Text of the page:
Britain losing its democratic status as it continues to convict non-violent protestors acting in the public interest
Back in September last year, three environmental activists were the first people to receive jail sentences for an anti-fracking protest in the UK. In fact, they were the first people jailed in Britain for non-violent protest since 1937. This is a new and very worrying action by the state that will continue to increase if the state remains unchecked. Britain is becoming less democratic and more authoritarian with every passing month.
Two of the men were given 16 months in prison and one got 15 months after being convicted of causing a public nuisance by a jury at Preston crown court last August. Another defendant was given a 12-month suspended sentence after pleading guilty to the same offence. Their offence was to camp on top of trucks delivering drilling equipment to stop what local people and the local council wanted to be stopped – but the government pushed ahead anyway.
On appeal, amid public protest, they were released. The high court ruled that the prison terms were “manifestly excessive”. They had served three weeks whilst waiting for the appeal. They were released on conditional discharge, so if they re-offend over the following two years they can be resentenced for their initial conviction.
Then in February this year, fifteen activists were arrested and subsequently convicted for chaining themselves around an immigration removal flight at Stansted airport. Their convictions were alarmingly moved up by the state to that of an act of terrorism. At the court hearing, once again, amid a public outcry and notable human rights activists, they received suspended sentences or community orders. Three were given nine months in jail suspended for 18 months, along with 250 hours of unpaid work. One was sentenced to nine months suspended for 18 months, with 100 hours of unpaid work. The remainder were given 12-month community orders with 100 hours of unpaid work.
In mitigation, Dexter Dias QC said it should be taken into account that all acted to try to help individuals they perceived to be in danger. “The reason they wanted to prevent the flight’s departure is that they believed the welfare and safety of some of the people on that flight was at risk,” he said.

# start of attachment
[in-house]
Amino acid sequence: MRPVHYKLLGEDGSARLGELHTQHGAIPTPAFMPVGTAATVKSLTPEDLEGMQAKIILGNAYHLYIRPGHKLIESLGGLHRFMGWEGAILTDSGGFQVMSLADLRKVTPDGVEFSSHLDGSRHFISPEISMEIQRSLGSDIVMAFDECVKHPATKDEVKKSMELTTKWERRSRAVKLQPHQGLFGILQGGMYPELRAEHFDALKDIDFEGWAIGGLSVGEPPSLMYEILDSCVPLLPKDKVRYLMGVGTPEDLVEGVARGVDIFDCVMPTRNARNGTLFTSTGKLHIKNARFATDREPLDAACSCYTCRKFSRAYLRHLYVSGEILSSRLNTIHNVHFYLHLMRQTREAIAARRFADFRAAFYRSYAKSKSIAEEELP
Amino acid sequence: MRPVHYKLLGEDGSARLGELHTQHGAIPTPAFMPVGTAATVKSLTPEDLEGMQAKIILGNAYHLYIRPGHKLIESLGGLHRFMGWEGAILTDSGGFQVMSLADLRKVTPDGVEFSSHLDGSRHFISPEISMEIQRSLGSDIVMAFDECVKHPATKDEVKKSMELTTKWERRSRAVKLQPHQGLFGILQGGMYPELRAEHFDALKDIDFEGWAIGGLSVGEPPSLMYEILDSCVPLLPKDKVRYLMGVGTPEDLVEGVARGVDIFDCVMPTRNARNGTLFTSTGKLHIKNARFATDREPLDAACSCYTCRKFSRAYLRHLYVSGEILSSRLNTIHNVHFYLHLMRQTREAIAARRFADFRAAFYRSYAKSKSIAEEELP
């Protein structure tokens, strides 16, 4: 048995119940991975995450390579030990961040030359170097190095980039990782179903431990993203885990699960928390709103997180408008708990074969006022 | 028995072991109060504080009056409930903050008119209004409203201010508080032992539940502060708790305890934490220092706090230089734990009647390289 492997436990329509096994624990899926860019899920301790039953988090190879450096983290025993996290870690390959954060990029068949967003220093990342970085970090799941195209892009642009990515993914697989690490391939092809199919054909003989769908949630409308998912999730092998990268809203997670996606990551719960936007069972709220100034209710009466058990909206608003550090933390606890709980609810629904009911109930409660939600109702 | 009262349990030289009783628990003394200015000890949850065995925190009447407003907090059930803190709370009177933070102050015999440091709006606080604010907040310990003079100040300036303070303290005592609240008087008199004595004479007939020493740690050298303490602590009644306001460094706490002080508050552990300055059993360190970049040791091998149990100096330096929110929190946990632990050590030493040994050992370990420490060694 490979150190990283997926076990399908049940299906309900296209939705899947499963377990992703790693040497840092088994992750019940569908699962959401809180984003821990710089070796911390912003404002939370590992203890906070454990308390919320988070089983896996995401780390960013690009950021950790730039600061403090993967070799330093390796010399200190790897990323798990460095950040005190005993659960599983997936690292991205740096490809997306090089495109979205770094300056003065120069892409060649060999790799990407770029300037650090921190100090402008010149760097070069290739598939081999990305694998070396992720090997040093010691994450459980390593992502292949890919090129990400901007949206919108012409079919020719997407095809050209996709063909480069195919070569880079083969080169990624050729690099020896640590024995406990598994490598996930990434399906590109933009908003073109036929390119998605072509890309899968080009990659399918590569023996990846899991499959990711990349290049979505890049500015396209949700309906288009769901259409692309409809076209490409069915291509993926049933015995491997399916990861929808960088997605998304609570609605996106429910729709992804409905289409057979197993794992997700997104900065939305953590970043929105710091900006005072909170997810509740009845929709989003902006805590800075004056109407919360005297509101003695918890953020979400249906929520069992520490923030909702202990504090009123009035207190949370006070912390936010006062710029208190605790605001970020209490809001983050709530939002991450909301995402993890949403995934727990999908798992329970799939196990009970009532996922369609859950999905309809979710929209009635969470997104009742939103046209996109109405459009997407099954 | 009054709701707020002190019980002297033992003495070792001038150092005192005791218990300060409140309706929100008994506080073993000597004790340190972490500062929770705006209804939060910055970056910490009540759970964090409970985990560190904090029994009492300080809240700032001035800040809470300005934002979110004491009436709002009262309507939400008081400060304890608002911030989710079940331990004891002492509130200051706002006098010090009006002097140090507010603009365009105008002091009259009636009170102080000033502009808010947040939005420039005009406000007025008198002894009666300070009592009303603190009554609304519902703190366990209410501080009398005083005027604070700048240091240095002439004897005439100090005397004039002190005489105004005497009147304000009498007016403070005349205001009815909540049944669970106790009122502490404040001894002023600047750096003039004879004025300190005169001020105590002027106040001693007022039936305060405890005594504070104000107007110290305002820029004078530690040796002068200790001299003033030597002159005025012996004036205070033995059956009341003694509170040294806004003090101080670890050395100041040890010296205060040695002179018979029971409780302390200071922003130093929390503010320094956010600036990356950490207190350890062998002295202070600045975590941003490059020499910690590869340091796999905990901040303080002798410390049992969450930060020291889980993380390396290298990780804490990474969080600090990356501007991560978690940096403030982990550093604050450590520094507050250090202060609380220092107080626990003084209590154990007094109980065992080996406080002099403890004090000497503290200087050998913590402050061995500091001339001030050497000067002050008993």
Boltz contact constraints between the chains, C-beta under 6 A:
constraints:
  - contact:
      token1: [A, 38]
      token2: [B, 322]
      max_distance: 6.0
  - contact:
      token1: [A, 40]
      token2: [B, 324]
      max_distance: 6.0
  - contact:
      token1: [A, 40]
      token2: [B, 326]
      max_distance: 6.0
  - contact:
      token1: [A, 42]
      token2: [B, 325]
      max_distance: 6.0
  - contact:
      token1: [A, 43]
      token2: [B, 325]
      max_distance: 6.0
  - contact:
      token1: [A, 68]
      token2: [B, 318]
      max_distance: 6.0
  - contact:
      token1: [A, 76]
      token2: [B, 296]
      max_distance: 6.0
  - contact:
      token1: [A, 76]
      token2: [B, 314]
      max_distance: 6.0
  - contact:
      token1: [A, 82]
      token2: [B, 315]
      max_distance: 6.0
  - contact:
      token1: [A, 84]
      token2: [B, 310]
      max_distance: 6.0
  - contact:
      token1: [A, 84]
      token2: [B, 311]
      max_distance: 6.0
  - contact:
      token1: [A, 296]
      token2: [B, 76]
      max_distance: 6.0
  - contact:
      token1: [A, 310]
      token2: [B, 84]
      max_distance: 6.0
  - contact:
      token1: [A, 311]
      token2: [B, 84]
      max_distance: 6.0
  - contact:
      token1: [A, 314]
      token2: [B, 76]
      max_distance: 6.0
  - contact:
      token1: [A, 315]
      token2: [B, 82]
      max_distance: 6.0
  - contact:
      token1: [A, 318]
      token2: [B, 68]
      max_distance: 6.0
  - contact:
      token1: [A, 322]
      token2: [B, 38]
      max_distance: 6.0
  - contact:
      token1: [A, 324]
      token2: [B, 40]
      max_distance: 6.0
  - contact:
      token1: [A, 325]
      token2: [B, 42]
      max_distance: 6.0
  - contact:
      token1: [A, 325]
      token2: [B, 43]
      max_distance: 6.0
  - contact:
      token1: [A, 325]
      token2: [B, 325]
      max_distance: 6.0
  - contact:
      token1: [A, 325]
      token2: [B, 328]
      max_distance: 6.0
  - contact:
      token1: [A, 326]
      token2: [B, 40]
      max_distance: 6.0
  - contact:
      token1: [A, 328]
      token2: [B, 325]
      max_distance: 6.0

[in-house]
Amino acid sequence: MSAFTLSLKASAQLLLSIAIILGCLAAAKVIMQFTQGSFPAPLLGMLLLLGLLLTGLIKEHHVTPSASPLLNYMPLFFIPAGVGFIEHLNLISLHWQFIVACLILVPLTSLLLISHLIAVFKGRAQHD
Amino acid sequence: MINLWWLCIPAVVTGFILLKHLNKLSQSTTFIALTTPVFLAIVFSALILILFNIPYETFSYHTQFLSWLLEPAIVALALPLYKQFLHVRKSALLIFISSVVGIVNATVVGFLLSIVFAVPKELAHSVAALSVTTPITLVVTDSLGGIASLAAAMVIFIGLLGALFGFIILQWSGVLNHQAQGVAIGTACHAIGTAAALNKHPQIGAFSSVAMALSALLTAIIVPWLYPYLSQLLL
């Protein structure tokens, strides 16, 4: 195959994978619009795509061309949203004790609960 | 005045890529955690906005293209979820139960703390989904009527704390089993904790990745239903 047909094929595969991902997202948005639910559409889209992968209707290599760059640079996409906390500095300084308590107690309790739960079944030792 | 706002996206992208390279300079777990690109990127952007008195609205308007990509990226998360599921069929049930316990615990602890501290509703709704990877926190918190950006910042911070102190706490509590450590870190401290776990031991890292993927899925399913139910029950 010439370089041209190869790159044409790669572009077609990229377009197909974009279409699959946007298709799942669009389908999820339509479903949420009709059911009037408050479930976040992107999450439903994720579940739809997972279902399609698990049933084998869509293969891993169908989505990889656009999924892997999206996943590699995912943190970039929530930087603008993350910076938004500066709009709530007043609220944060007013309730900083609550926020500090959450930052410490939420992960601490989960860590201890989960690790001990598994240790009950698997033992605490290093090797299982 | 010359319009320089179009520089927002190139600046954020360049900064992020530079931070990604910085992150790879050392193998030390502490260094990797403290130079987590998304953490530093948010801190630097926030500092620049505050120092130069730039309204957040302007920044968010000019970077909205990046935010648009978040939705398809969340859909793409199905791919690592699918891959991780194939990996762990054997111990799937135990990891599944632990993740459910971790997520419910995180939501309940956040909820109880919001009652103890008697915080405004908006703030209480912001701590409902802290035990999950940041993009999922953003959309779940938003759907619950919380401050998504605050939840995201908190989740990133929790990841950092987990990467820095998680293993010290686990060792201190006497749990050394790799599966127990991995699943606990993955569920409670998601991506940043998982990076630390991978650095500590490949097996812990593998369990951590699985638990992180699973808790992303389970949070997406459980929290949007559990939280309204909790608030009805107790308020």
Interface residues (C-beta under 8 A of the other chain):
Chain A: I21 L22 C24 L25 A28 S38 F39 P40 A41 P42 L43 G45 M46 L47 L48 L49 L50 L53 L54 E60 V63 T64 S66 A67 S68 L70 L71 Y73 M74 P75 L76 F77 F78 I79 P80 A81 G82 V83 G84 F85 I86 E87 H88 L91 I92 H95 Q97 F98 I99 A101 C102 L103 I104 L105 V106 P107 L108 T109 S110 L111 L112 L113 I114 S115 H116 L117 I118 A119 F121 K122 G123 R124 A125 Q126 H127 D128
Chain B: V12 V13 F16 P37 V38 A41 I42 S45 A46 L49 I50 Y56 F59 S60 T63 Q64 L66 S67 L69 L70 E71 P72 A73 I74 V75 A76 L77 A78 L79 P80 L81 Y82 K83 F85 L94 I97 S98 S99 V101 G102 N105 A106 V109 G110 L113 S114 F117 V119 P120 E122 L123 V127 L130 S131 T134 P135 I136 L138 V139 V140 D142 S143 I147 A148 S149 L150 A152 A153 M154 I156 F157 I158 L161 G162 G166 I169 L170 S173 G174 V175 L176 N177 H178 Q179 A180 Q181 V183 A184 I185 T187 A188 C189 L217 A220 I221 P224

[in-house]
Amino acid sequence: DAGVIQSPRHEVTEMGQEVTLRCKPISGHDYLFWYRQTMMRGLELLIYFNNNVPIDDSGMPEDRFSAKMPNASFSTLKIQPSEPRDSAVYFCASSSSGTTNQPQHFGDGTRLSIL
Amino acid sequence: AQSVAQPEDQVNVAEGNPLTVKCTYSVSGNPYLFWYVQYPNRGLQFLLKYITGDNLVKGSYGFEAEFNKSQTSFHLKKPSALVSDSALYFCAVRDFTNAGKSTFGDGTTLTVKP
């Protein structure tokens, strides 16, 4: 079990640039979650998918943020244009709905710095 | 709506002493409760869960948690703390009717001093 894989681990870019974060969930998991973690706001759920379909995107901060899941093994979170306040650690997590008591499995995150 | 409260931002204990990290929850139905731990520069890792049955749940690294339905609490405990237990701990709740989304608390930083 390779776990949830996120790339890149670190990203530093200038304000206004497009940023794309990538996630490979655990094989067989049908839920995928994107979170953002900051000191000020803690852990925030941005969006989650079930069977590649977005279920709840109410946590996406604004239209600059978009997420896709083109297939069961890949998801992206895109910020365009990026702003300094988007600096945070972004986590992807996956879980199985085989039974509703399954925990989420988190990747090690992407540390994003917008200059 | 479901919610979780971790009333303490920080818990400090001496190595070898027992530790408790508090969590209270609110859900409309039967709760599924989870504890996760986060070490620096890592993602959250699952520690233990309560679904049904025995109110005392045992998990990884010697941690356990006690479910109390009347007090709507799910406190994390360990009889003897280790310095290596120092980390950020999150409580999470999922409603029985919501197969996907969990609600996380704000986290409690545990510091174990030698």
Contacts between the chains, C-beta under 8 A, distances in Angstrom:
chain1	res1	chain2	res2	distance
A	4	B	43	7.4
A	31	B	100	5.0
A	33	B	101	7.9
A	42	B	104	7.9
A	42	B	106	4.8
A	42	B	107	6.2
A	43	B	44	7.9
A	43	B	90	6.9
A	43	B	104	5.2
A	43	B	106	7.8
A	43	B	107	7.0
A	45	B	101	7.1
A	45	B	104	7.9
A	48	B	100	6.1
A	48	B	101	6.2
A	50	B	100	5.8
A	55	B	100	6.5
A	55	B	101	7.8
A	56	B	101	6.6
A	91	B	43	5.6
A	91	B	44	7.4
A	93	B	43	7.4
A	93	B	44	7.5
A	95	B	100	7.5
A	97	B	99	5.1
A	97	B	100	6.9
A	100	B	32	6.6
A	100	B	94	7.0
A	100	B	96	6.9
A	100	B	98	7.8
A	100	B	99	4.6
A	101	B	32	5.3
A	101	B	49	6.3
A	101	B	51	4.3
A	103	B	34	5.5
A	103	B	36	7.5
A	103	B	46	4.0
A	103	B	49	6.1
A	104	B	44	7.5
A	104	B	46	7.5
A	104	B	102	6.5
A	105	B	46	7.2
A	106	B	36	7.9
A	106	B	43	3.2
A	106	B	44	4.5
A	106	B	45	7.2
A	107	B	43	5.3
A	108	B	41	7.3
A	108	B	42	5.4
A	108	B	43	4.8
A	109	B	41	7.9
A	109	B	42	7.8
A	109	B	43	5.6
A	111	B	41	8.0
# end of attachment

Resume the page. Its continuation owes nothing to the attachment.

Dias quite rightly pointed out that – “In those circumstances, the court historically in this country have considered that conscientious motivations offer quite significant mitigation.”
This case was as significant as the fracking protestors charges. The ramping up of a charge for non-violent protest to terrorism-related charges is so far the only case of its type ever in the UK and points to a chilling of legitimate public dissent just as the fracking protestors demonstrated.
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Just two days ago, two climate change protestors were found guilty of criminal damage after digging a hole in the lawn outside the Houses of Parliament.
Paul Enock and Stephen McDonald, both 62, pleaded not guilty during a trial at Hendon Magistrates Court, arguing that they had acted out of necessity to draw attention to the problem of climate change. But the judge, sitting at Westminster Magistrates Court on 29 March 2019, disagreed and gave each man a three-month conditional discharge.
Enock and McDonald had both admitted digging a hole in the lawn on Parliament Square on 24 November 2018 as part of Extinction Rebellion’s wider campaign of non-violent and civil disobedience. Enock told the court the aim was “to recruit public sympathy and awareness to shift the debate on climate change” and stressed that an important part of this approach was not to resist arrest and to be respectful to law enforcement officers.
Kavi Choolun, the prosecutor for the Criminal Prosecution Service, said the act had caused damage worth £664.
During the trial, the two men argued they had acted out of necessity because they believed climate change was such an urgent problem, and that their actions were reasonable under the circumstances.
Enock and McDonald were asked whether they had tried other ways of persuading the government to act. Both said they had campaigned on climate change for decades, but felt they had run out of other options.
The same response came from the fracking protestors. They had protested non-stop for the protection of their community with local people, supported by the local council but the government did not listen and awarded licences to frack.
McDonald told the court he was acting to protect his three grandchildren, aged 4, 7 and 8. “There’s almost nothing I wouldn’t do to protect the future of my grandchildren,” he said. “I know if we carry on this path their future life will severely curtailed.”
Using democratic means for a cause for the greater good is all about organising petitions and then resorting to non-violent protest if no-one in power listens to reason. It is indeed the way of democracy. As soon as the government weighs in and starts throwing people in prison, or even threatening it, democracy comes to an end.